Option traders joined their stock brethren in being heartened by this morning's
gross domestic product
data, and feeling the chipper aftereffects of a Wall Street-pleasing earnings
report from fiber optic equipment titan
According to one options strategist, it looks like the upside has a little more legs to it, as he suggested a bullish short-term trade to be placed on the close Friday. It should be noted, however, the strategy the strategist suggests does require a sizable initial investment for the position.
This morning, Larry McMillan of
in Morristown, N.J., offered clients an idea he said has been profitable for 21 of the past 22 years, based on the closing prices of the
The trading proposition calls for investors to buy
, better known as the OEX, call options on the close of trading on Oct. 27 and sell the position on the close of trading on Nov. 2.
"With the market acting so poorly this week, it seemed like the seasonal trade might not get into gear this year," McMillan wrote in a note to clients. "However -- perhaps being biased by the knowledge of the history of the seasonal trade -- I view Thursday's late recovery rally as the beginning of something very positive."
The details of the trade suggested by McMillan: Buy three OEX calls that are one strike price in-the-money at the close of trading today. He wrote that investors should sell one-third of the calls if the OEX jumps 15 points, and sell another third of the calls if the OEX rallies another 15 points on top of the previous 15. "Finally, no matter what, sell all
remaining calls at the close of trading on Nov. 2."
McMillan's trade is aiming for a broad market rally that will increase the value of the S&P 100 call options.
Doing this trade is expensive and investors will have to shell out a considerable sum to initiate the position and it may be more suited to institutional investors. But if you've got the means, it might be something worth checking out.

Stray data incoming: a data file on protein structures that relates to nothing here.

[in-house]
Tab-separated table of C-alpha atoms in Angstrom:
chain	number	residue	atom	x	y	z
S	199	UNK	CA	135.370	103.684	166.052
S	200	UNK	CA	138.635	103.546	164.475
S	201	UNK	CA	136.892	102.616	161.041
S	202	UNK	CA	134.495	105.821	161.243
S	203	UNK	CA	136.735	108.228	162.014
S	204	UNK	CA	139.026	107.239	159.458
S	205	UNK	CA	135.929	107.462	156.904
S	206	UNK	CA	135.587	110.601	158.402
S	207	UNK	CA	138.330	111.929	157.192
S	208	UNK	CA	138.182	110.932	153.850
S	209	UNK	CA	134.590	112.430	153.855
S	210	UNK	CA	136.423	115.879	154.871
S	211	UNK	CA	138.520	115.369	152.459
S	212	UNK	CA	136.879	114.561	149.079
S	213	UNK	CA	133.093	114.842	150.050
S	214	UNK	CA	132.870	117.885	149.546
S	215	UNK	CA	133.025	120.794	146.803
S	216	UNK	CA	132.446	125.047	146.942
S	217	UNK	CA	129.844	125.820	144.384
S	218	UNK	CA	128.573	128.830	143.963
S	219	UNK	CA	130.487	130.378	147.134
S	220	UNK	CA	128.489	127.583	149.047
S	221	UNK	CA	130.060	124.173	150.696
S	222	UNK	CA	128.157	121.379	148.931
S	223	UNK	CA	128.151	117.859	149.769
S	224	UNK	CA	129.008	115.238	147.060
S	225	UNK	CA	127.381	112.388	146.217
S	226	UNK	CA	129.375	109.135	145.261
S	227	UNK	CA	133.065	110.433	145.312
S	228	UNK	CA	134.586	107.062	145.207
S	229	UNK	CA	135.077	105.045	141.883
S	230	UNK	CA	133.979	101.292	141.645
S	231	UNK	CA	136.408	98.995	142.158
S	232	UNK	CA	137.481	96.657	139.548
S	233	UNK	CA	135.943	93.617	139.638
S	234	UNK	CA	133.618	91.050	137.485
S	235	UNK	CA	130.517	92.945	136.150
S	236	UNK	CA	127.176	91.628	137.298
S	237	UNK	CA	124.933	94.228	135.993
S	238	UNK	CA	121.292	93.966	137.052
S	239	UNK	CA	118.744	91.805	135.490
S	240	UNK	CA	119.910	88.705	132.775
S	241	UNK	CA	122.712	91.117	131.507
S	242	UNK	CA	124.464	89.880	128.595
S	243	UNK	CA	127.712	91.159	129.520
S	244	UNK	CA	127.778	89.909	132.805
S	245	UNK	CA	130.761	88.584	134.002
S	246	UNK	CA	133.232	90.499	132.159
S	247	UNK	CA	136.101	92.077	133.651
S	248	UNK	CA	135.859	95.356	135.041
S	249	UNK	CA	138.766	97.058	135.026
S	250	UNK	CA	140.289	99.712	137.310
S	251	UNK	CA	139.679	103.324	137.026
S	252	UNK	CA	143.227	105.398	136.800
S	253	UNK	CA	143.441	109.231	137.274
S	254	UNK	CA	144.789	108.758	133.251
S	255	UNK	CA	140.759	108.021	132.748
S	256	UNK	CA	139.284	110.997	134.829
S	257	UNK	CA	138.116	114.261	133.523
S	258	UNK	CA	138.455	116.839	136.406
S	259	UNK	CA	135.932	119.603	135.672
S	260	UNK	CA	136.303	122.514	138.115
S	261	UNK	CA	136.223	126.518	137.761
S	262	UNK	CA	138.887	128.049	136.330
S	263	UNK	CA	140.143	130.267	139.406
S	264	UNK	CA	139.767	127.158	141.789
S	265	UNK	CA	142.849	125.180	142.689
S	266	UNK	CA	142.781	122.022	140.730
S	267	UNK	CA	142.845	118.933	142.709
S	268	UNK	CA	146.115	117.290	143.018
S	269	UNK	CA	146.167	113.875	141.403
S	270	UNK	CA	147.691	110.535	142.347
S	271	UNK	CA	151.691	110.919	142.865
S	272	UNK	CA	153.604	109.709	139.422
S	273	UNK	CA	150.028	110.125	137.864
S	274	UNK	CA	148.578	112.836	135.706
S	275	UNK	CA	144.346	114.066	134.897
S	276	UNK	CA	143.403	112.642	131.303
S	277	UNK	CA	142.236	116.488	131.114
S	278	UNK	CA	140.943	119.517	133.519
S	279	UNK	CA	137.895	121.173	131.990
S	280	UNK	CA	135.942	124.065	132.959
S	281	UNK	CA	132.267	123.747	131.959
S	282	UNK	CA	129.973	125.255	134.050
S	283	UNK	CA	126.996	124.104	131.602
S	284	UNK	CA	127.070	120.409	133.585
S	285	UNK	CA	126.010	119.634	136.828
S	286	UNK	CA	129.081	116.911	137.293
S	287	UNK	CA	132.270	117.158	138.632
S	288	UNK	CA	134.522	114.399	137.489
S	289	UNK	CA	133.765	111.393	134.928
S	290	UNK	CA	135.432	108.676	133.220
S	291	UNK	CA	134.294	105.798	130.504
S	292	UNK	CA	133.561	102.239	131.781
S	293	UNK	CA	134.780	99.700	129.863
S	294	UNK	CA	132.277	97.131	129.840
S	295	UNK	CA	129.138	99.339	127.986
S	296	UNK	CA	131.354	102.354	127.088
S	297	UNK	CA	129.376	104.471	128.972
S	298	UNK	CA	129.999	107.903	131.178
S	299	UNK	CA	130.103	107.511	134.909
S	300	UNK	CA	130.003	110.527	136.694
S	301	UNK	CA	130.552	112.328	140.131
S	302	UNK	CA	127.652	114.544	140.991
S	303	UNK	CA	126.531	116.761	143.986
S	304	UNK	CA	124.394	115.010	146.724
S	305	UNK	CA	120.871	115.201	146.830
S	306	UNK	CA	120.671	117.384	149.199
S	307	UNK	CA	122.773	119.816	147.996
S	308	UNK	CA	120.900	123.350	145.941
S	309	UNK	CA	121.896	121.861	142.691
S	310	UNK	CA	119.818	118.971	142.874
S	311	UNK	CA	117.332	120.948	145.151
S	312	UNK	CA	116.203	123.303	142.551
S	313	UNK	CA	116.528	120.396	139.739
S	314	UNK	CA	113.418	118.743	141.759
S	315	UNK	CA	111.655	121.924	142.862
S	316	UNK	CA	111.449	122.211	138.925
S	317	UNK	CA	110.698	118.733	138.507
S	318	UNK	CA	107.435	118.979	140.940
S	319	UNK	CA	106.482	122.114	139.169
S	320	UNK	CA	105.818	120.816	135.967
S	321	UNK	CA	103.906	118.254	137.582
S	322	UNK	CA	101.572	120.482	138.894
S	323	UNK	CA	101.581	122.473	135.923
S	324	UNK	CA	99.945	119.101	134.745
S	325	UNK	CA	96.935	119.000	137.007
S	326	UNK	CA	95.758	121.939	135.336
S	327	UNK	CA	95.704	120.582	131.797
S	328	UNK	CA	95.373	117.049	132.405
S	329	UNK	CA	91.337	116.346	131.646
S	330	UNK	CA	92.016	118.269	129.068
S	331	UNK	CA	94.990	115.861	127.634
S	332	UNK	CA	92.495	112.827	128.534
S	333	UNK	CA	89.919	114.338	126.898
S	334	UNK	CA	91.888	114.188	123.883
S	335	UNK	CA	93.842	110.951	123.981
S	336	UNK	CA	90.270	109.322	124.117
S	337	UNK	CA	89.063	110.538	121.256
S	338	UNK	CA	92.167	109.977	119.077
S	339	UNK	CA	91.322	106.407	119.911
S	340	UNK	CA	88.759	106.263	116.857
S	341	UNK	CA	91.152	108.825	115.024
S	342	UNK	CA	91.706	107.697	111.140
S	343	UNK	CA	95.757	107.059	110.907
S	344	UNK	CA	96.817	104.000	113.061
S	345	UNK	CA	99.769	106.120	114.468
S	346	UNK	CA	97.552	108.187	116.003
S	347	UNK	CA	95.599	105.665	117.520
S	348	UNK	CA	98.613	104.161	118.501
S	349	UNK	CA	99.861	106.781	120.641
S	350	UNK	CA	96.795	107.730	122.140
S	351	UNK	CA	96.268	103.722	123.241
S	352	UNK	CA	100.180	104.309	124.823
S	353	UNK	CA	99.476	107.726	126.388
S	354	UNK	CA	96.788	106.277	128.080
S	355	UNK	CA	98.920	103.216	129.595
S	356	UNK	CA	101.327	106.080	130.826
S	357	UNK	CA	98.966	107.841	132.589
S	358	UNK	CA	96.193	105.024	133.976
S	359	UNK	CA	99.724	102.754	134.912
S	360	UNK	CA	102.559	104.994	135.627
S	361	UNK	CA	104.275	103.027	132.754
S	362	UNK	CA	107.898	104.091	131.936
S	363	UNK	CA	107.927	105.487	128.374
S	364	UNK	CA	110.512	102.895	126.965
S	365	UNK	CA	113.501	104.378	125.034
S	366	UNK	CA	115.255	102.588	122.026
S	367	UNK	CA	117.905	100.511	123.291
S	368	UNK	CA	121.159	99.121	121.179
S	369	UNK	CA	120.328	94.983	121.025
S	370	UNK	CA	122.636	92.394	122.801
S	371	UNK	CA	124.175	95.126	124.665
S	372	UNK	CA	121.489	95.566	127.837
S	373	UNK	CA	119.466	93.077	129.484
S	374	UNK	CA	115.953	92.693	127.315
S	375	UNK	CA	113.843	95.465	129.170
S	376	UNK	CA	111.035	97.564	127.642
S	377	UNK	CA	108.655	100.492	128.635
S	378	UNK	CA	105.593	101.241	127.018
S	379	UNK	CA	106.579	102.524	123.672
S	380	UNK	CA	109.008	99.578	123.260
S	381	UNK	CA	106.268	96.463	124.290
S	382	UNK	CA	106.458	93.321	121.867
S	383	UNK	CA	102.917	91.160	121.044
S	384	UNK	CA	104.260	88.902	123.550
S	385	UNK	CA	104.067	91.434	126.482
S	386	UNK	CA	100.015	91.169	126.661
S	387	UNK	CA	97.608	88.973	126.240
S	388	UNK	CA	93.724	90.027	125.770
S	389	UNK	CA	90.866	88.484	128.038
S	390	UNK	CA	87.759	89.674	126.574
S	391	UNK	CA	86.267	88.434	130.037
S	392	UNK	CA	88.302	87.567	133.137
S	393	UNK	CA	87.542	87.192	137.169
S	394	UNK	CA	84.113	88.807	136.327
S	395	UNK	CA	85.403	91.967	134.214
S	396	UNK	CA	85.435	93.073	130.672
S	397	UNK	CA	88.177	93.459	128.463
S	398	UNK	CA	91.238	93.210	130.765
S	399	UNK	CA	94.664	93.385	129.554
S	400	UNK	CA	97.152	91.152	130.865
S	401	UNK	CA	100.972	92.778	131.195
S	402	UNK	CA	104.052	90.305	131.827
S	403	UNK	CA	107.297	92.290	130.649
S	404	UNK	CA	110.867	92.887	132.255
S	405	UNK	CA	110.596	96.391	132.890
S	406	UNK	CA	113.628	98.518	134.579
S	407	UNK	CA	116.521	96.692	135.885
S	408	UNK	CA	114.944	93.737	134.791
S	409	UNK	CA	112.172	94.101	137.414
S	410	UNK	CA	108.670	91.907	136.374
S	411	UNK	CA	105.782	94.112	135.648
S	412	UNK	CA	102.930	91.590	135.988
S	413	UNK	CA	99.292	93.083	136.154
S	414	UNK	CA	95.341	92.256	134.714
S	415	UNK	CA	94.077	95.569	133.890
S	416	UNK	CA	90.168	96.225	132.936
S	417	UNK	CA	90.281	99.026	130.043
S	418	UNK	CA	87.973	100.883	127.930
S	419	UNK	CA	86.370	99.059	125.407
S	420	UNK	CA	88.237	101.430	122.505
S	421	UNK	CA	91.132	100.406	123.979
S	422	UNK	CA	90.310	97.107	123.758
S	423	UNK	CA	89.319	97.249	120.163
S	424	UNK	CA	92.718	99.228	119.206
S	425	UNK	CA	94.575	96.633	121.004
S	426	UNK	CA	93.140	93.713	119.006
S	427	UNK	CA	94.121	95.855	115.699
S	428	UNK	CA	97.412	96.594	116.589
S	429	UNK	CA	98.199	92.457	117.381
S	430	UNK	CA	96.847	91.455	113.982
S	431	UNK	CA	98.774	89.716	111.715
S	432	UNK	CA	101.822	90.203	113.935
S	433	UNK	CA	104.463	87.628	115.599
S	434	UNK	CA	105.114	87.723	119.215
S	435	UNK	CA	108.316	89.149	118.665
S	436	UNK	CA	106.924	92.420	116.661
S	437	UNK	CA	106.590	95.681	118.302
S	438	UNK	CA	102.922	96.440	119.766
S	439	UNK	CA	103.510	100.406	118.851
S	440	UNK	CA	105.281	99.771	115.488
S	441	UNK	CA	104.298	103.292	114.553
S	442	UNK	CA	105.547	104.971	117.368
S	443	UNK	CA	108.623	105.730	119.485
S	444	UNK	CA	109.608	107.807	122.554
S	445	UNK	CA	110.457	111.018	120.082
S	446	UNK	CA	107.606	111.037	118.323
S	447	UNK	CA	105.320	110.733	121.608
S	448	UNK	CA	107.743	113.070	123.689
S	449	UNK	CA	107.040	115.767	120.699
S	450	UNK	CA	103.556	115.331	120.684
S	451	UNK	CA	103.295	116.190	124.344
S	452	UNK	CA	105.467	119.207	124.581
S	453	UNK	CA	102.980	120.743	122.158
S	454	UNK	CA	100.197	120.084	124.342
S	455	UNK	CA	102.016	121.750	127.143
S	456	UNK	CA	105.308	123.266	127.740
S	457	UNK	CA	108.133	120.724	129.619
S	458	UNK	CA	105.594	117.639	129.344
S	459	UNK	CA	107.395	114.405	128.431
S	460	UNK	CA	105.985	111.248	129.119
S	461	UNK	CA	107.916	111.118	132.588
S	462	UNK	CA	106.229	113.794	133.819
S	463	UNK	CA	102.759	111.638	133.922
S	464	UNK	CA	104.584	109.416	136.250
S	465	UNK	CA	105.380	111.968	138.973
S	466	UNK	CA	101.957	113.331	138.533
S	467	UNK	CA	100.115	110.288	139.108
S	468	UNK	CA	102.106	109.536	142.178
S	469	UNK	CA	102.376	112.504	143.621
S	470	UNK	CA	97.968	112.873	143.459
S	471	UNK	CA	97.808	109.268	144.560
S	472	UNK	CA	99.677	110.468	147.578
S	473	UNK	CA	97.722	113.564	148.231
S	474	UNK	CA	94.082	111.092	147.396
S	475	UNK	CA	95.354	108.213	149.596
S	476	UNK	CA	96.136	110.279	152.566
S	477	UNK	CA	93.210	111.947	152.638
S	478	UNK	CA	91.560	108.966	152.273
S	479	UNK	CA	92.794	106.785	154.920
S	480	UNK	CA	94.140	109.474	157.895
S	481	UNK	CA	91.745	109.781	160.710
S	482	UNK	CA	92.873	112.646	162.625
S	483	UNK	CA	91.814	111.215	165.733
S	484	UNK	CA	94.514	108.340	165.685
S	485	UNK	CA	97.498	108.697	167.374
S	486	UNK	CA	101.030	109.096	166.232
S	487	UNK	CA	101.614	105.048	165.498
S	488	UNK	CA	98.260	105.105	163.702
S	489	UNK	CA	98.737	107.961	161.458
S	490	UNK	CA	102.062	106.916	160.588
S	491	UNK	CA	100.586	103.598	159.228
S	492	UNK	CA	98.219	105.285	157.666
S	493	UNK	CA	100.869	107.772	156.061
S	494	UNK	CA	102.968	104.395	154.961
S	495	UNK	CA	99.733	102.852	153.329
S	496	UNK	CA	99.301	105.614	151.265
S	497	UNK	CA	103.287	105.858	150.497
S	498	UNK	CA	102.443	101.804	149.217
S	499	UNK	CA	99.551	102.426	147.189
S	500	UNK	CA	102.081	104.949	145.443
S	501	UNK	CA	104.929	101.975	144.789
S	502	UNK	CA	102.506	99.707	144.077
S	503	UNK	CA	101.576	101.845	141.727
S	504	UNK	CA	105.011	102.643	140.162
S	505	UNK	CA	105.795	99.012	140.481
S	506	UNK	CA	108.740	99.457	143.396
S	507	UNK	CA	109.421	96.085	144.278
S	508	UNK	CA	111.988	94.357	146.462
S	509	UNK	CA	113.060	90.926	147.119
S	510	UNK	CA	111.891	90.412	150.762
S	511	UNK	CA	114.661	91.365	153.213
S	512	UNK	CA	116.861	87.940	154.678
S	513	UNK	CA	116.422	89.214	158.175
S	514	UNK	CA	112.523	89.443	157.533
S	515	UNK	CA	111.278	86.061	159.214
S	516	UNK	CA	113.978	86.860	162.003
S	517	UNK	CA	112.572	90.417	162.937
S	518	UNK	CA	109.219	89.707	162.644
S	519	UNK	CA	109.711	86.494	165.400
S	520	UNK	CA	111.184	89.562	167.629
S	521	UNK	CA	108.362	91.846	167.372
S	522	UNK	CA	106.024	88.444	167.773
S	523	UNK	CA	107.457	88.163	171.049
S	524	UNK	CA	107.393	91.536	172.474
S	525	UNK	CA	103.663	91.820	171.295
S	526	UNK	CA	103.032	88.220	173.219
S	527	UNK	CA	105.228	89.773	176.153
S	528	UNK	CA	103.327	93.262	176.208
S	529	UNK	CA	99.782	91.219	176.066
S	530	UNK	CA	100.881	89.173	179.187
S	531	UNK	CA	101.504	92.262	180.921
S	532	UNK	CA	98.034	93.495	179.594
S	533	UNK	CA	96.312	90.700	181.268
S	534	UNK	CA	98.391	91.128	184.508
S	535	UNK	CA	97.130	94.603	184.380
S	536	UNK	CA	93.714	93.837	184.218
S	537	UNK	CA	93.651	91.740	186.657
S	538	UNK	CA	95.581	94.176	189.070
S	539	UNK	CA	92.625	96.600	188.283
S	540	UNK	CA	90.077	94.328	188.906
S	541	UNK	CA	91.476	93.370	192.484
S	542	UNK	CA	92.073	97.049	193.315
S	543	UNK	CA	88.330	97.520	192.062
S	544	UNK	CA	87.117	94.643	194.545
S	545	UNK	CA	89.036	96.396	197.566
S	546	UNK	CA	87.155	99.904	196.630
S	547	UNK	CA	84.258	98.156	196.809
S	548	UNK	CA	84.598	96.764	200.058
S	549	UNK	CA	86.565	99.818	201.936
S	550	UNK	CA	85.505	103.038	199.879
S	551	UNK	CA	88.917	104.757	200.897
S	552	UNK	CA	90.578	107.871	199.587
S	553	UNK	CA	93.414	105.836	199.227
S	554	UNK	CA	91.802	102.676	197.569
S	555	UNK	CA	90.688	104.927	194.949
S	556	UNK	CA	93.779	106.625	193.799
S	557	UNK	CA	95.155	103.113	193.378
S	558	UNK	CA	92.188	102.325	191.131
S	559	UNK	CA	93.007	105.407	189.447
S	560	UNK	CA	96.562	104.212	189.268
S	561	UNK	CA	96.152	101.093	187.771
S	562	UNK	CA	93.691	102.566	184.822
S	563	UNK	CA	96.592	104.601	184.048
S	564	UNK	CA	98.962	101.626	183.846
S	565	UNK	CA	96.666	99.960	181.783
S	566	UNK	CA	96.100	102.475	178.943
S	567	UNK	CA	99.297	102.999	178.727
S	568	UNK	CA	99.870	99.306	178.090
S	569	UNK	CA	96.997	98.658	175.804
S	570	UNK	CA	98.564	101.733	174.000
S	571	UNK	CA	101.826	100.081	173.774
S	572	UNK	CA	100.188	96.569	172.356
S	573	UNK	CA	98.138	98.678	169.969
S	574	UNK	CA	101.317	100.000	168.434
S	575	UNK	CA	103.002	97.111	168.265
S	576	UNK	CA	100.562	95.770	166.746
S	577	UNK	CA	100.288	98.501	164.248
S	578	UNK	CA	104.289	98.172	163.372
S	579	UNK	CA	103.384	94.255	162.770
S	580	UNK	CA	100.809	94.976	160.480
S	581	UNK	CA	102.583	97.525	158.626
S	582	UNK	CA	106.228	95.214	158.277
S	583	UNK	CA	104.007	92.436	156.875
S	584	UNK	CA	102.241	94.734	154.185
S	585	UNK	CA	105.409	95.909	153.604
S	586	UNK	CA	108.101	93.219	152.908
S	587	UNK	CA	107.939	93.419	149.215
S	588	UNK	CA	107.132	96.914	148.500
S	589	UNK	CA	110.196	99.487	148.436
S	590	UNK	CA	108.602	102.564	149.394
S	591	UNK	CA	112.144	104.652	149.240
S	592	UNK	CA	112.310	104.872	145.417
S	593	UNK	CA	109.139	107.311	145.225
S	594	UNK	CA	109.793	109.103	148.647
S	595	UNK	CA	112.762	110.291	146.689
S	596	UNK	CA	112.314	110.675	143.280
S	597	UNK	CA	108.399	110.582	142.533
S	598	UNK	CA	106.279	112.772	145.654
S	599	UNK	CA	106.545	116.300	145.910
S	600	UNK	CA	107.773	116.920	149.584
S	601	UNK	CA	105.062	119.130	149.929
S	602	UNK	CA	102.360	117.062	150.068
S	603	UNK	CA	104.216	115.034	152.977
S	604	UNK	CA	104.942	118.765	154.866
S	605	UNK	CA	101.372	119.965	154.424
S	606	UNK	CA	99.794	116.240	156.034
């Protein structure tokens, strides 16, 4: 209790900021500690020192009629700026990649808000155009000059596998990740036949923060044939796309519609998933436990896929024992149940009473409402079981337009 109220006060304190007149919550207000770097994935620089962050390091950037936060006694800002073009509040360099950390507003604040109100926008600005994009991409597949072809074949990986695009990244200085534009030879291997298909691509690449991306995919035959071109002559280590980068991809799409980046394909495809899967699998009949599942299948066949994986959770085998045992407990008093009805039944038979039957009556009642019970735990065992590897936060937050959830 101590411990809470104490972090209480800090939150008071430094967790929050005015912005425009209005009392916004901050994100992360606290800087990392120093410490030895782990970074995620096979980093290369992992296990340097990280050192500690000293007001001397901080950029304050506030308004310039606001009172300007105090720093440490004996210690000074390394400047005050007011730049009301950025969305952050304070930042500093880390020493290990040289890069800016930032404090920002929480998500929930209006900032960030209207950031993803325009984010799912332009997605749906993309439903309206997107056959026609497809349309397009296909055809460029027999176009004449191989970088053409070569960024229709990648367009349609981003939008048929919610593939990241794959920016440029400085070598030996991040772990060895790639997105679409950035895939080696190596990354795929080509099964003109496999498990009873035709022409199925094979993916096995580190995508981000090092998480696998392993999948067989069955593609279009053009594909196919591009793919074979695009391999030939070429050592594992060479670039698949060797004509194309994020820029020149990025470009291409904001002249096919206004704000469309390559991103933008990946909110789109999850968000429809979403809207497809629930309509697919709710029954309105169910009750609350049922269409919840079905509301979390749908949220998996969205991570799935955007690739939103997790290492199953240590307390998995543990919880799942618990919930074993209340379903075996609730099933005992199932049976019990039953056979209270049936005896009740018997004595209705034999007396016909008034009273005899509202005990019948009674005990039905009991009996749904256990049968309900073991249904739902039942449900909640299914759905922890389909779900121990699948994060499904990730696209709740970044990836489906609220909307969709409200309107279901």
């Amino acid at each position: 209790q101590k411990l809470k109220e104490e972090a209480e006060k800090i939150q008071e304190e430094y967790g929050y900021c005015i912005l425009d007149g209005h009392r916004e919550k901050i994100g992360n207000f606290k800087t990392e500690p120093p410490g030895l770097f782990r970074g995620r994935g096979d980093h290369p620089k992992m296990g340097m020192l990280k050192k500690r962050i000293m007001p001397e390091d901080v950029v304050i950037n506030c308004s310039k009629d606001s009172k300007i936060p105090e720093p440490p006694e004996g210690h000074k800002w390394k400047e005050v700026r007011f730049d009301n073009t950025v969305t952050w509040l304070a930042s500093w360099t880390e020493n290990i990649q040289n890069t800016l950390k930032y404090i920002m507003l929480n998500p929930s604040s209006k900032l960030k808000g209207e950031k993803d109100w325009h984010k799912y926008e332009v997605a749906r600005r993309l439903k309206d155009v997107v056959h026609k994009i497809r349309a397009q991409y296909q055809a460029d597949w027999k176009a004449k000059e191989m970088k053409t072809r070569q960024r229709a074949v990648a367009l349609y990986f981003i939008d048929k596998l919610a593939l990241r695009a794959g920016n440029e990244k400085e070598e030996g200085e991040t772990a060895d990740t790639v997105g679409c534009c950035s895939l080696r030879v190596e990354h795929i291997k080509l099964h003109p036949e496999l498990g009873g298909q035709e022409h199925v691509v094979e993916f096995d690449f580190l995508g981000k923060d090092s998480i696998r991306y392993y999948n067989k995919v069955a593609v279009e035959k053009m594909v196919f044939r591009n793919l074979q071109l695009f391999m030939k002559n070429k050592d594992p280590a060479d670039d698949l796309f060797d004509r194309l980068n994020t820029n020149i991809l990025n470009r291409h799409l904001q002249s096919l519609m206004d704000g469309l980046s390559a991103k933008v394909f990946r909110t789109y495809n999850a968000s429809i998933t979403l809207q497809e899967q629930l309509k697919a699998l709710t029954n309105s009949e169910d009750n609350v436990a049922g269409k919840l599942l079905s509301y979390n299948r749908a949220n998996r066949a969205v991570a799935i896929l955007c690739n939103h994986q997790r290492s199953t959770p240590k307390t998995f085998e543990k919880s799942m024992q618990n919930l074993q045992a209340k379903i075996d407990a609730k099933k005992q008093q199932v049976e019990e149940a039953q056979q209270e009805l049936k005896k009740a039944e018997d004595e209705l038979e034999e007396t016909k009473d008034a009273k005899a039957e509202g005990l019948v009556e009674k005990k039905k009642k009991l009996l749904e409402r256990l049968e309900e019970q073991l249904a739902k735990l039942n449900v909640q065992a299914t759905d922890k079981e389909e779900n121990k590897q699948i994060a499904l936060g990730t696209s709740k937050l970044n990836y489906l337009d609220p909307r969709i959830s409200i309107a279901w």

A call option is a type of option that gives the purchaser the right, but not the obligation to buy a security for a specified price at a certain time and is a bet that the underlying stock or index will go up.
At midday, the OEX was up 6.47, or 0.9%, to 727.09.
There was some interest in call options on
Friday before and after the company announced it is pondering a "range of its strategic alternatives, including the possible sale of the company."
Shares of Hercules, a chemical company, surged $2.13, or 13%, to $18.19, after trading as low as $15.38 intraday. Before the announcement, 335 of the Hercules December 15 calls traded. The calls were down 1/16 ($6.25) to 2 1/2 ($250) before the announcement; after the news, the calls perked up 1 5/16 ($131.25) to 3 7/8 ($387.50) on volume 453 contracts. The November 17 1/2 calls were up 1 ($100) to 1 1/2 ($150).
However, it doesn't appear many investors ready to make a big bet that the stock is going to go a heck of a lot higher than where it's at currently if the action in the out-of-the-money calls is any indication. About 80 of the December 20 calls changed hands, up 3/8 ($37.50) to 15/16 ($93.75).